Fractal Define R6 Case Review: A Stout, Quality Build
Posted on December 20, 2017
We never bothered to review Fractal’s popular Define R5--by the time we got a chance, it was already old news. Since the R5’s release, we’ve reviewed both the Define C (and Meshify C) and given them very high marks. Now, the R5’s successor is here, ready for 2017 with a full PSU shroud and a tempered glass side panel. There are no LEDs, though, so we must all mourn.
OK, mourning over. This Fractal Define R6 review looks at build quality, thermal and acoustic performance, and cable management features. This enclosure is one of the few to impress us in the last few months, given the prevalence of cases like the Bitfenix Enso, and we found the R6’s build quality to be even better than the already-liked Define/Meshify C.
Before getting started, you can find each of these cases on Amazon here:
Standard layout : 120/240/360mm (max 35mm motherboard component height) Open layout : 120/240/360mm, 140/280/420mm (max 35mm motherboard component height)
PSU Max Length
GPU Max Length
Max 440mm with front fan mounted
Standard layout : Maximum width 155mm
(including power connectors)
for graphics cards longer than 300mm
CPU cooler max height
Cable routing space
Glass Panel (on tempered glass version)
33% tinted tempered glass
White version: Clear transparent tempered glass
Case Dimensions (LxWxH)
543 x 233 x 465mm
Tempered glass: $150/€150
The R6 is surprisingly heavy: 12.4kg is a couple kilos heavier than its predecessor, which primarily comes down to the glass, but the steel side panels weigh just as much. Black, blackout, white, and gunmetal versions of the case are available, both with and without tempered glass. Our review sample was just “black,” which means white accents on the PCI covers and fan blades. The dark versions come with 33% tinted glass, while the white version’s glass is clear, a refreshing change from white cases with tinting so dark that everything looks grey. Other than the full glass side panel, the case is absolutely a Fractal design (a Fractal Design design?): square, blank, and modern, with vents along the front edge.
Fractal Define R6 Build Quality
The side panels are fastened with thumbscrews, but these are optional and mostly to keep things secure during shipping--the panels lock into place tightly enough without them. With the screws removed, the panels can be hinged outwards a few degrees before fully coming off. This applies to the tempered glass panel as well, which means no holes in the glass with Frankenstein bolts through them. Side panel mechanisms that don’t suck are always welcome, and that goes double for glass.
There’s no wasted space on the interior of the R6. Motherboard installation can be a little cramped without removing the hard drive cages, but there’s still a generously-sized grommeted cutout above the motherboard for the CPU power connector, typically a weak point for compact cases. GN’s Steve may think rubber grommets are a waste of money, but Fractal’s have a clever zig-zag pattern that allows small cables to be routed subtly. Cable management is decent, but there’s so much space inside the PSU shroud that it’s hardly worth worrying about.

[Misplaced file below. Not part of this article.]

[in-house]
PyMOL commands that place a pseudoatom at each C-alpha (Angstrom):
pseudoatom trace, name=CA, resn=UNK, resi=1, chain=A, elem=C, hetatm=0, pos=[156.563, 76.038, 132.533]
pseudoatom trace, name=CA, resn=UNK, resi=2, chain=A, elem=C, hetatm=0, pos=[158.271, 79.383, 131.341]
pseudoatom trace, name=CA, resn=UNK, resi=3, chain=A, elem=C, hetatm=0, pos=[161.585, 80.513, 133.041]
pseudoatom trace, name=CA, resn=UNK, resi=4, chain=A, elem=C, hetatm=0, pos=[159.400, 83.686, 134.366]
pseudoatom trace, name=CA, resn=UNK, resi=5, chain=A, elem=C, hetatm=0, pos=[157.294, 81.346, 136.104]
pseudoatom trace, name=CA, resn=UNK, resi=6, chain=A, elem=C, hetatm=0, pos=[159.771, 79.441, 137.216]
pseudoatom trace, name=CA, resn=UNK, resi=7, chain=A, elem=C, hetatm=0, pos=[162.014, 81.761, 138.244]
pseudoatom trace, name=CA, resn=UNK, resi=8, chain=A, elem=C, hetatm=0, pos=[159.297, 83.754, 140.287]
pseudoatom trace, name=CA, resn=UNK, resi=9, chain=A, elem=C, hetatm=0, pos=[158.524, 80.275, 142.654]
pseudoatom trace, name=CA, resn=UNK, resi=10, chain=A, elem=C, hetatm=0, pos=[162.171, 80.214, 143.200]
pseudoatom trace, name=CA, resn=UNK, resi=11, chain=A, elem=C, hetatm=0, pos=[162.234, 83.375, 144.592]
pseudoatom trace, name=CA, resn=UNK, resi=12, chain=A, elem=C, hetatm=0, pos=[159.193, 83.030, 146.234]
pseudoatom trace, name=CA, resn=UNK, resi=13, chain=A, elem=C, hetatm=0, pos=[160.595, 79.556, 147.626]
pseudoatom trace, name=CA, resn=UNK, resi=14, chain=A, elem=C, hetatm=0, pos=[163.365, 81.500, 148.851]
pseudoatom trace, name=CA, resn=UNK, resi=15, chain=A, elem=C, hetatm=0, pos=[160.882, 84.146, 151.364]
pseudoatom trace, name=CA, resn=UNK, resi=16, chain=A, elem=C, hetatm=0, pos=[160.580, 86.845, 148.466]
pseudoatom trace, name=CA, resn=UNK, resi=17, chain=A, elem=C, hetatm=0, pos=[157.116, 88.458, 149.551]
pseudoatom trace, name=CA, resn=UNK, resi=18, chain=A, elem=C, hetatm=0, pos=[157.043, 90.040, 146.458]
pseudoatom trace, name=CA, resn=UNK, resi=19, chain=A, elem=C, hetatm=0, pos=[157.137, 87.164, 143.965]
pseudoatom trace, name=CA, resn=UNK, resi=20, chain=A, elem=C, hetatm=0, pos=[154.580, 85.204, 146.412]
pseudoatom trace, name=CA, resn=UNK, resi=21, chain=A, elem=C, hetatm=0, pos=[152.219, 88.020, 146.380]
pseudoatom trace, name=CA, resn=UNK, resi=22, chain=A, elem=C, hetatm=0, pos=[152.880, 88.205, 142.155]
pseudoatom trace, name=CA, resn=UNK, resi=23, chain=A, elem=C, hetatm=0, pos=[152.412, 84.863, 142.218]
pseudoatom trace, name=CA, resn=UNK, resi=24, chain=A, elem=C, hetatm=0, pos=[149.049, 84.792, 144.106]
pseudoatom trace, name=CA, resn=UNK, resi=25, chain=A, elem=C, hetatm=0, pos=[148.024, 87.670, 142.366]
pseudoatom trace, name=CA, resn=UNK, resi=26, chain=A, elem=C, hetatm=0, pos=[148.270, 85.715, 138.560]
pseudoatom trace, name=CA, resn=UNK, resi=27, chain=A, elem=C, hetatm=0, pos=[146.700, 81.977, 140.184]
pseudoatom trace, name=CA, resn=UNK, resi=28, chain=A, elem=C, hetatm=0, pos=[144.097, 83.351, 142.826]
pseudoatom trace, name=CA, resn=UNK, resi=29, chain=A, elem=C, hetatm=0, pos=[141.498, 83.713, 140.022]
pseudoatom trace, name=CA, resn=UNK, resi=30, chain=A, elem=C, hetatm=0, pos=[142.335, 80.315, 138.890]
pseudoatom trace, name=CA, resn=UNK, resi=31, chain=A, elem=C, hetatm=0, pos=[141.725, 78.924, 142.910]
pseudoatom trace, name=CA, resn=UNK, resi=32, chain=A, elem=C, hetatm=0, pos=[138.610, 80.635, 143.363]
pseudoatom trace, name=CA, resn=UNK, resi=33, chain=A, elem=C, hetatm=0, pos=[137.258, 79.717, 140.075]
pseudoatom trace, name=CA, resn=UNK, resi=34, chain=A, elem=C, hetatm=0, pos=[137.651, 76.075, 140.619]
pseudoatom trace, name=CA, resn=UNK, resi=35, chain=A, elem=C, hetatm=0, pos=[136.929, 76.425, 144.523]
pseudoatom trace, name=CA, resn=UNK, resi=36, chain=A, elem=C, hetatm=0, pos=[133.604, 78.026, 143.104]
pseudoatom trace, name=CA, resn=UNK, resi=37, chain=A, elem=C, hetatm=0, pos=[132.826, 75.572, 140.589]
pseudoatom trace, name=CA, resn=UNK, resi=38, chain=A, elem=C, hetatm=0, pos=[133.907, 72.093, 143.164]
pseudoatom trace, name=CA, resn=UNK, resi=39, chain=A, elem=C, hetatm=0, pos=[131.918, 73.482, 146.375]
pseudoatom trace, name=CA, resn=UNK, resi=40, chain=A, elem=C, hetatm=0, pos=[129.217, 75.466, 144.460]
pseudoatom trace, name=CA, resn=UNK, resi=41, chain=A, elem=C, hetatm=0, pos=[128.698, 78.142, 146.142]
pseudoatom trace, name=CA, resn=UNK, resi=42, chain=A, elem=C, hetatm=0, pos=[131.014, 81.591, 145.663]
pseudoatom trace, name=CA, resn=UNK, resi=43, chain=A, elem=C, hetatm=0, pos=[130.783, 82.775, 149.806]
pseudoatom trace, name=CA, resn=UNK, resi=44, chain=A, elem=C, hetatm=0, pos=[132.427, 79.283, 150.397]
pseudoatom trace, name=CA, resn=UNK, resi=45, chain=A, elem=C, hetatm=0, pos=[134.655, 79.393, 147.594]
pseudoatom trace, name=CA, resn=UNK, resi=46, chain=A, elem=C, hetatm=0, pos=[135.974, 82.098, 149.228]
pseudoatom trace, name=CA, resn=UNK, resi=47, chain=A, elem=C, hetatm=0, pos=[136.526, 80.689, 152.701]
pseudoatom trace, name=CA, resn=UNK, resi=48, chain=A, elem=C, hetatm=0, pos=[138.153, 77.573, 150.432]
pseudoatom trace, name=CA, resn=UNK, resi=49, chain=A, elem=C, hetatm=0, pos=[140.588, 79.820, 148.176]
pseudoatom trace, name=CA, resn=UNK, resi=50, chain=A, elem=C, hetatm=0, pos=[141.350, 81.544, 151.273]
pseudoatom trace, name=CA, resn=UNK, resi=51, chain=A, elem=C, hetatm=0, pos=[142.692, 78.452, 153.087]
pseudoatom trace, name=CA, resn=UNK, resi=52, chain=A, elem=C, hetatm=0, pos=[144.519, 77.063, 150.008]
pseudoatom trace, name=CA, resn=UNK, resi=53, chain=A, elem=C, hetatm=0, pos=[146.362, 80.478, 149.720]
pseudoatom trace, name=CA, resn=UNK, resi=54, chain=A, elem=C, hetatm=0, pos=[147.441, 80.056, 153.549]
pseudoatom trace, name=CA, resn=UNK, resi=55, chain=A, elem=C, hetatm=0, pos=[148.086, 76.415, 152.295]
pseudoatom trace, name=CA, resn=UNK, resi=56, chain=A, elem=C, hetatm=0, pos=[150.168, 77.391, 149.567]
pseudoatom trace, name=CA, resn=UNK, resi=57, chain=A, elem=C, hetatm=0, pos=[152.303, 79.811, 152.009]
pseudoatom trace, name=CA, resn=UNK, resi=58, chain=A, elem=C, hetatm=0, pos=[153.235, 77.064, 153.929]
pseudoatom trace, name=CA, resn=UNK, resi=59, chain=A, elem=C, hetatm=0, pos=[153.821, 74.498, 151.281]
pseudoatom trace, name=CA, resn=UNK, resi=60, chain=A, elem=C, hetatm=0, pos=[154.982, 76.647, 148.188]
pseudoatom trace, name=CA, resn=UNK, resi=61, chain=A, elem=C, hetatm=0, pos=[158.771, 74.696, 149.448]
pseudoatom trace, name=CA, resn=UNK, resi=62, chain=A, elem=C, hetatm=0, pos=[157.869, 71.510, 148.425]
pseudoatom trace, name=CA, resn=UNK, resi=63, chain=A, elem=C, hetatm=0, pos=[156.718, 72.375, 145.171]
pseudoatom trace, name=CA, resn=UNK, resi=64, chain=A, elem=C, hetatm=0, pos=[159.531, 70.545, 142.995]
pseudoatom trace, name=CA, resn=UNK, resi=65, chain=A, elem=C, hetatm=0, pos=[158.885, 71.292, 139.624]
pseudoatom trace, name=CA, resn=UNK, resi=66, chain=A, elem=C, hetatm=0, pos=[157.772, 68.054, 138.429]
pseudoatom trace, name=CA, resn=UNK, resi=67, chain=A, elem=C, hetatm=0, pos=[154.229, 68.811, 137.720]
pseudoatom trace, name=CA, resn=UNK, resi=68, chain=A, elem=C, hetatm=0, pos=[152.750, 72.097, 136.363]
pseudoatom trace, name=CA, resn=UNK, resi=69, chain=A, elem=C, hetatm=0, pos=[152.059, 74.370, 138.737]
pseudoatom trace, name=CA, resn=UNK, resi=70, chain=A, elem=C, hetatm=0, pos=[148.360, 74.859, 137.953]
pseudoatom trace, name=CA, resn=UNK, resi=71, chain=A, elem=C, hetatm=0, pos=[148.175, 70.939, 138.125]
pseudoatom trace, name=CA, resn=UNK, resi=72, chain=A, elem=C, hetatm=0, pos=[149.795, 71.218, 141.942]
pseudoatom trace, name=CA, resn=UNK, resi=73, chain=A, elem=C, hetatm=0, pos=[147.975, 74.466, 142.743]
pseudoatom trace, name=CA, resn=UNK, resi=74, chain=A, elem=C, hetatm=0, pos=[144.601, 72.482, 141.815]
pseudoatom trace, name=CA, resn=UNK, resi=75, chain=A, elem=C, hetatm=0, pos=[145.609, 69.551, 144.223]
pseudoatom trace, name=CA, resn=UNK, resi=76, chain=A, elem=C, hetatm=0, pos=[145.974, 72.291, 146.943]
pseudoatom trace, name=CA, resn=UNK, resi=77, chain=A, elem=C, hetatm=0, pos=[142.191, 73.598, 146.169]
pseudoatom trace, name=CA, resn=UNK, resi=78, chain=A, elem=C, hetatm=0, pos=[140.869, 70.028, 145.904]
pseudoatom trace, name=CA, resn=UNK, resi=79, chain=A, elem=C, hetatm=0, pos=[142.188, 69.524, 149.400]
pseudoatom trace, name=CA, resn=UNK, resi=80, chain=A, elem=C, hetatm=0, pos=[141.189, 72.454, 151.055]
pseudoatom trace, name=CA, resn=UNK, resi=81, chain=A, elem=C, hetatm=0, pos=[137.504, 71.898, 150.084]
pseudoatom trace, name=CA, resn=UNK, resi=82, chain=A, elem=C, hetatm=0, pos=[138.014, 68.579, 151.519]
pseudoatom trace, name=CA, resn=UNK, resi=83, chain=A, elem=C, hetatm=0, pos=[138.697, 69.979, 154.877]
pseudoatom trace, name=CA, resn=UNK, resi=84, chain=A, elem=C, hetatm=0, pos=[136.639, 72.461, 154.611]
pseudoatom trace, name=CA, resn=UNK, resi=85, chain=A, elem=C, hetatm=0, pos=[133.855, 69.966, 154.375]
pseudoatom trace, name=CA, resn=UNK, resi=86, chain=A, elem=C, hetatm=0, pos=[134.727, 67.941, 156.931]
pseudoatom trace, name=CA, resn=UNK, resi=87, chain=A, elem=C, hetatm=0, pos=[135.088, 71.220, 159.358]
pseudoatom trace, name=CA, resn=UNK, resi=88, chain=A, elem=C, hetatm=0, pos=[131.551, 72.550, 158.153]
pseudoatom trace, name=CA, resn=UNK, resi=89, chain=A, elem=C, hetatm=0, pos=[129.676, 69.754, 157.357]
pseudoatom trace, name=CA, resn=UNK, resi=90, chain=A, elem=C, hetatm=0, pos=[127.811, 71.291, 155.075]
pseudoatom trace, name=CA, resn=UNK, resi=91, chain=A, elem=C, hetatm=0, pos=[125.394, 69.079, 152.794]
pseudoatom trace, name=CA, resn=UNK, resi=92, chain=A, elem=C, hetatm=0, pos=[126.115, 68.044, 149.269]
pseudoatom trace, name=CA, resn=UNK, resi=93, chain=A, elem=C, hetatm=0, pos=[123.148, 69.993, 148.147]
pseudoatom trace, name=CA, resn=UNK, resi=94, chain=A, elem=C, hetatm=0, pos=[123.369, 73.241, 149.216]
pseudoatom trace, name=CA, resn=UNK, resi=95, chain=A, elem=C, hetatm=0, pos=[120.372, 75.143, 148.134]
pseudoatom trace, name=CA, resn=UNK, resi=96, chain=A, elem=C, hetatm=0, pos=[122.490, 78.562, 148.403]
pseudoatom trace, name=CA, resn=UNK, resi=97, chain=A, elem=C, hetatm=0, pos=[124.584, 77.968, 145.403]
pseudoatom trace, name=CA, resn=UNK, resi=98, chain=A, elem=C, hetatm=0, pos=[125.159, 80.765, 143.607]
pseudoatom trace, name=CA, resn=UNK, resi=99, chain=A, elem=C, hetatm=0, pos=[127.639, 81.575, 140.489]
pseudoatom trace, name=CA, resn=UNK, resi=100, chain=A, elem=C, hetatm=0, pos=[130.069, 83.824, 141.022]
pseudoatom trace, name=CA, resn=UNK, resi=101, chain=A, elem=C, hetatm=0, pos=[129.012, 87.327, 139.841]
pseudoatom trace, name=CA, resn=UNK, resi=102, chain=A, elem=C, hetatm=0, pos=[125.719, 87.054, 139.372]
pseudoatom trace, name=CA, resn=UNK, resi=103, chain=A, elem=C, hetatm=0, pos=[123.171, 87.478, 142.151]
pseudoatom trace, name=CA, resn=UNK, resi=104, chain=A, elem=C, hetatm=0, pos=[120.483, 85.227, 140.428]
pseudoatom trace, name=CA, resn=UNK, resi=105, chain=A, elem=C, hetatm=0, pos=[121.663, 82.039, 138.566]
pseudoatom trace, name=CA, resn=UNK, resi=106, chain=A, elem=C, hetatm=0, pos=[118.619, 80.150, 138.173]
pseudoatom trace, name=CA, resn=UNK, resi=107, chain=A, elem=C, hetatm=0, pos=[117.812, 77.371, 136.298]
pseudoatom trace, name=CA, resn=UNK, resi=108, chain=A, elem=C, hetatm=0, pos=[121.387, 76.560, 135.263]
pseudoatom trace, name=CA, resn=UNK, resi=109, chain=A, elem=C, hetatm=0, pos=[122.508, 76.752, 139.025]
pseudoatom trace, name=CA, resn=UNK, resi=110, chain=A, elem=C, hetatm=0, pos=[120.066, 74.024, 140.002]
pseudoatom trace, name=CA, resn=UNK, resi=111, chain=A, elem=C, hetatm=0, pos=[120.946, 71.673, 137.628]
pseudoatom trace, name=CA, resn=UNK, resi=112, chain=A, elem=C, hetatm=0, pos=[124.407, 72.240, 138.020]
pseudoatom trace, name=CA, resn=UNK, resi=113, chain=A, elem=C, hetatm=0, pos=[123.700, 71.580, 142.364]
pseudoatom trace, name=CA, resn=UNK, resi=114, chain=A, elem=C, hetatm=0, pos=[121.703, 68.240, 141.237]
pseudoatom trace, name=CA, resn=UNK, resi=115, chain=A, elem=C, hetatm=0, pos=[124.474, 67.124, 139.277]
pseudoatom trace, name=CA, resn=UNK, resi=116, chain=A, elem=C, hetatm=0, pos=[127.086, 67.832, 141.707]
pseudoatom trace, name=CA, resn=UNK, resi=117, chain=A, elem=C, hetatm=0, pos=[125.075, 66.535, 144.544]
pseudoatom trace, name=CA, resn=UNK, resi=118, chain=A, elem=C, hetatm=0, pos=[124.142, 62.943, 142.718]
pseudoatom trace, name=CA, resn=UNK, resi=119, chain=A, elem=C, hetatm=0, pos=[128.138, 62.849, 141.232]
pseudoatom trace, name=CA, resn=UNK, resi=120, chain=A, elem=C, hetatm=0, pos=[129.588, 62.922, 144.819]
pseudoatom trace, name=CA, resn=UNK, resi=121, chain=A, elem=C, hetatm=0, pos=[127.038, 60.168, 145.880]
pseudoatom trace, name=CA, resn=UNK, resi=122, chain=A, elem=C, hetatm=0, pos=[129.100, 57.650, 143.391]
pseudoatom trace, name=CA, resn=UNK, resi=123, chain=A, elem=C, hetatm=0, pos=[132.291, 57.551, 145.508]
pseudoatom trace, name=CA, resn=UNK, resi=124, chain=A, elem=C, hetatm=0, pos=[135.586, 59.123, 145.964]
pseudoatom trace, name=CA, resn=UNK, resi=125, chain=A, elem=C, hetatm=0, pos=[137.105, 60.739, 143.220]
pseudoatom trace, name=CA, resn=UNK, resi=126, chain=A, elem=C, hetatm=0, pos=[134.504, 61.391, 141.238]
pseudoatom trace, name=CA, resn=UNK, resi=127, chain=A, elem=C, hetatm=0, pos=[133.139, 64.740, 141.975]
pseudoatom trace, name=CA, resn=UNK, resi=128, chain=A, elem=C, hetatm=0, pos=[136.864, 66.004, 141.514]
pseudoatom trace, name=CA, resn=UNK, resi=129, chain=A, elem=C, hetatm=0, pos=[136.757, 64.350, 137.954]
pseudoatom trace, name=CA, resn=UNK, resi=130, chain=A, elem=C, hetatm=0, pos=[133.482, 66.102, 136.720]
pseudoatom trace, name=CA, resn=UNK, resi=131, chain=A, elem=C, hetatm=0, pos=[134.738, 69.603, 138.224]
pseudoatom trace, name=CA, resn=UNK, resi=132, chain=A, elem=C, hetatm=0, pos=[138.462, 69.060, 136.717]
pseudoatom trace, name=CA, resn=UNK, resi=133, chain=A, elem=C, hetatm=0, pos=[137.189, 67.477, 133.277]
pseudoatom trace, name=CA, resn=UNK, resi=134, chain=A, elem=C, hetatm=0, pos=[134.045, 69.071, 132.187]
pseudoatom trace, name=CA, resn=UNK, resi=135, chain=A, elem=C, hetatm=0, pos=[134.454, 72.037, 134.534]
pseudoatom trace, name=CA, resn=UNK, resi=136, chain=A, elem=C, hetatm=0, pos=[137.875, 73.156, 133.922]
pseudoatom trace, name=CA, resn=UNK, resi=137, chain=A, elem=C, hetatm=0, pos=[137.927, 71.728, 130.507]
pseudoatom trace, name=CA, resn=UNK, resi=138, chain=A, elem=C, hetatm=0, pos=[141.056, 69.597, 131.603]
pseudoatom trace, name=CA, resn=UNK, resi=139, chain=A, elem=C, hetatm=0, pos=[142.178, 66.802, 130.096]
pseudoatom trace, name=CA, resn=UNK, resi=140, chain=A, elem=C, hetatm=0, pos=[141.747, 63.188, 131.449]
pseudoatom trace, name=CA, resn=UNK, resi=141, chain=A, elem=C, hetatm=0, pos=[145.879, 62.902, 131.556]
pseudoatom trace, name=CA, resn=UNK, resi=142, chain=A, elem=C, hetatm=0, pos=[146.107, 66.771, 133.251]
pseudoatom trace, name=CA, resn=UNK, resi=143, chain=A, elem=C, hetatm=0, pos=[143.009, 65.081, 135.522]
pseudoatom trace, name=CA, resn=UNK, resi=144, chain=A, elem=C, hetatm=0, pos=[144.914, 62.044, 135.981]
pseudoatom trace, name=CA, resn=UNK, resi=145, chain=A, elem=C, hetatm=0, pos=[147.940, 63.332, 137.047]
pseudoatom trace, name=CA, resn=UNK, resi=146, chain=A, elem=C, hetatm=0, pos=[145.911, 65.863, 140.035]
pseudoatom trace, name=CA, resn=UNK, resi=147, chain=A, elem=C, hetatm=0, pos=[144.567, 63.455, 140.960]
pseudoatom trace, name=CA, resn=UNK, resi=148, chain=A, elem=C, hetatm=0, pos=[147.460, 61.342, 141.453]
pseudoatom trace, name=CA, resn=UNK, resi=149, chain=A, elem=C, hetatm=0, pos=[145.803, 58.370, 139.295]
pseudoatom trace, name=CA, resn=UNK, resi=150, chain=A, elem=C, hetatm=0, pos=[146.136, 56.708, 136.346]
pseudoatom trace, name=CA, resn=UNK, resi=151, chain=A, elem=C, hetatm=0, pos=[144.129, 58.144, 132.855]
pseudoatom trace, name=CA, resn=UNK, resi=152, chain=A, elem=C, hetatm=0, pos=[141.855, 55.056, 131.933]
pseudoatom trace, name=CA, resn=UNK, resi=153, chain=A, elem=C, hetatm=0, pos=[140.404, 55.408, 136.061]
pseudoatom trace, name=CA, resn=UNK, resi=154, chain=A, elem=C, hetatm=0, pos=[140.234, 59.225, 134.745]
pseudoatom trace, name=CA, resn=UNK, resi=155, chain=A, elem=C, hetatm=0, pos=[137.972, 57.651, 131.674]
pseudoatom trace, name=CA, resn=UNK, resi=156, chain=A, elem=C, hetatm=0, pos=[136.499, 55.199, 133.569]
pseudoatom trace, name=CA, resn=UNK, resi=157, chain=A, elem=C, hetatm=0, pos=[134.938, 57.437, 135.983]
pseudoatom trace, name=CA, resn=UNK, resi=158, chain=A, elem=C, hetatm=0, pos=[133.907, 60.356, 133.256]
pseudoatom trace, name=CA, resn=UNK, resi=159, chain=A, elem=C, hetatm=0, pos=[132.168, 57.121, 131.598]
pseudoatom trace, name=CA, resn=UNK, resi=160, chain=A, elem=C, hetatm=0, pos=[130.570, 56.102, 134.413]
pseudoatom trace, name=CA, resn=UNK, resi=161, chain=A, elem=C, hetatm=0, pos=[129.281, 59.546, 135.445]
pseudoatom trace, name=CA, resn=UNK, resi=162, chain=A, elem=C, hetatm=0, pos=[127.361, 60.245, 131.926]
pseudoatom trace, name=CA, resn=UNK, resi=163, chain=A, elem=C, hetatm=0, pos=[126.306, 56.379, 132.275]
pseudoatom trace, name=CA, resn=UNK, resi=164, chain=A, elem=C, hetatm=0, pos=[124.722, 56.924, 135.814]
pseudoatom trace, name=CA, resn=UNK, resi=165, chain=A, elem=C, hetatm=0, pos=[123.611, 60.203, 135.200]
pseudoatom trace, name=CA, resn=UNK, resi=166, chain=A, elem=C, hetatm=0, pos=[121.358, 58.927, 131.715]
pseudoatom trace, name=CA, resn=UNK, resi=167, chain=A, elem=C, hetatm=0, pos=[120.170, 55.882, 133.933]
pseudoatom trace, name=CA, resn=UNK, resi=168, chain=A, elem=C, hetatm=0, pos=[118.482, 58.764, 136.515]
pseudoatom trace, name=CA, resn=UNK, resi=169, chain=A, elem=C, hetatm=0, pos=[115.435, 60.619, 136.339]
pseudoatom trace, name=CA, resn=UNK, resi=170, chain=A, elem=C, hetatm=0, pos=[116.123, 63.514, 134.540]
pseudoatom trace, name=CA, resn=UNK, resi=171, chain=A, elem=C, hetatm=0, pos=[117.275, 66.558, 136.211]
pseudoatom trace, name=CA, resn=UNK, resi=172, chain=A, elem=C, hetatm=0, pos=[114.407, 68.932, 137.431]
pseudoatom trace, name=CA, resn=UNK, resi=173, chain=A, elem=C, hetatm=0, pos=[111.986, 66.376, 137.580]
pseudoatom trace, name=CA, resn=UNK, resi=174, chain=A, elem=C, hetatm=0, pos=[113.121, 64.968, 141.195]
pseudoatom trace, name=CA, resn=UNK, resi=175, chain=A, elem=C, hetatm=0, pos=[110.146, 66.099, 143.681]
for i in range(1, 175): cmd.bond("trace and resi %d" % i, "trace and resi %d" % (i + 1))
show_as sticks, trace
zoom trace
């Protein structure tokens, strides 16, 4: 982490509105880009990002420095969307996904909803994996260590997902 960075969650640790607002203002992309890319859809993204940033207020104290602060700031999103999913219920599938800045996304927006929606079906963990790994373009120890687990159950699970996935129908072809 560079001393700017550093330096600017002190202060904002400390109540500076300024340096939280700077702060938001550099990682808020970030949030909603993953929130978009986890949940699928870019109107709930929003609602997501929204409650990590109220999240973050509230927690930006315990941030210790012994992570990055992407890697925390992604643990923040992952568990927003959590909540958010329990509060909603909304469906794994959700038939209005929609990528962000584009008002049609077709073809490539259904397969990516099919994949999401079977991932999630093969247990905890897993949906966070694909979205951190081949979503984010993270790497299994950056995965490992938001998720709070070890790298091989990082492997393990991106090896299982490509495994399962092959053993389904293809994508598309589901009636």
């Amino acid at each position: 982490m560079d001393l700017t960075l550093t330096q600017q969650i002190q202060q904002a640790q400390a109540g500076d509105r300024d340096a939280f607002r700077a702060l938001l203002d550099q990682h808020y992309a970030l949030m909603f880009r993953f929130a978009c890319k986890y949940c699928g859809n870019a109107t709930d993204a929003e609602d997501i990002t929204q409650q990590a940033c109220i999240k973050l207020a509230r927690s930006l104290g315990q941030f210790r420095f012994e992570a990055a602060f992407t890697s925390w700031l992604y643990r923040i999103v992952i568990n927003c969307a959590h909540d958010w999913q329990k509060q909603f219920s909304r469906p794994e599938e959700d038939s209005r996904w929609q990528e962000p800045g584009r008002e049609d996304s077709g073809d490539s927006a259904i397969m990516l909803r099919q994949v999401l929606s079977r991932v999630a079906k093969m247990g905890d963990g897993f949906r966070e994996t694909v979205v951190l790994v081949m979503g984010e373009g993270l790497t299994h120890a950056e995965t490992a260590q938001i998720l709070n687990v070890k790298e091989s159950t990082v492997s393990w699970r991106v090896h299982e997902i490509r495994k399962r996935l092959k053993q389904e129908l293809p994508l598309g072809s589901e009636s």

The top panel of the R6 is composed of two layers: a standard mesh filter, and a steel plate (backed with acoustic foam) clipped over it. With the steel plate on, the top is completely closed; with it removed, the top is completely open except for the filter. The whole sandwich unlatches and lifts slightly when a button on the rear of the case is pressed, similar to the side panel detachment on the H700i. It doesn’t pop out all the way, though, and needs to be lifted from inside the case, which makes it feel a little pointless. The steel plate was extremely hard to separate from the filter the way the manual said to, even with judicious use of a flathead screwdriver, but was a little easier to pop off from the “wrong” side. It’s an improvement over past ModuVent™ designs (plastic lids that didn’t really deserve a trademarked name), but it could be executed better.
Front I/O includes four USB slots, none of which are type C. This stands out as the one obvious update that hasn’t been made to the case, but never fear: Fractal announced the Connect D1 front I/O kit alongside the R6. This “kit” costs $30 for an entirely new I/O panel that’s identical except for an added USB-C connector. That initially sounds like a ripoff, but it seems likely that the R6 had already gone into production by the time Fractal realized there would be demand for USB Type-C, and that this was the best compromise available. It’s nice to know the kit exists, at least.
Also announced alongside the R6 was the Flex VRC-25 vertical GPU riser kit, slated for availability in late January, 2018. This is a $40 PCIe riser cable with mounting holes to attach to the PSU shroud for extra security. It’s not necessary to buy the official riser cable, but it IS necessary to use one where the card mounts perpendicular to the cable. PSU shrouds with vertical GPU mounts cause trouble: generic PCIe riser cables generally bump up against the shroud and refuse to fit, which is an issue we were constantly dealing with until receiving this cable.
There is a single 5.25” bay included, a somewhat unusual feature in modern cases. It’s just a removable metal rectangle behind a bay cover, but it’s nice to have the option for an ODD, especially in a silent case that could be used as a media PC. Like the R5, the R6 has an oddly fancy 5.25” bay cover with a little latch with a handle that swings out for easy removal.
The hard drive bays are held in place with one captive thumbscrew and a plastic tab that hooks into the chassis. Additional screws can be added for security during transportation, but the thumbscrew is plenty. A metal cover obscures the drive from external view in the standard layout, like the Cooler Master C700P.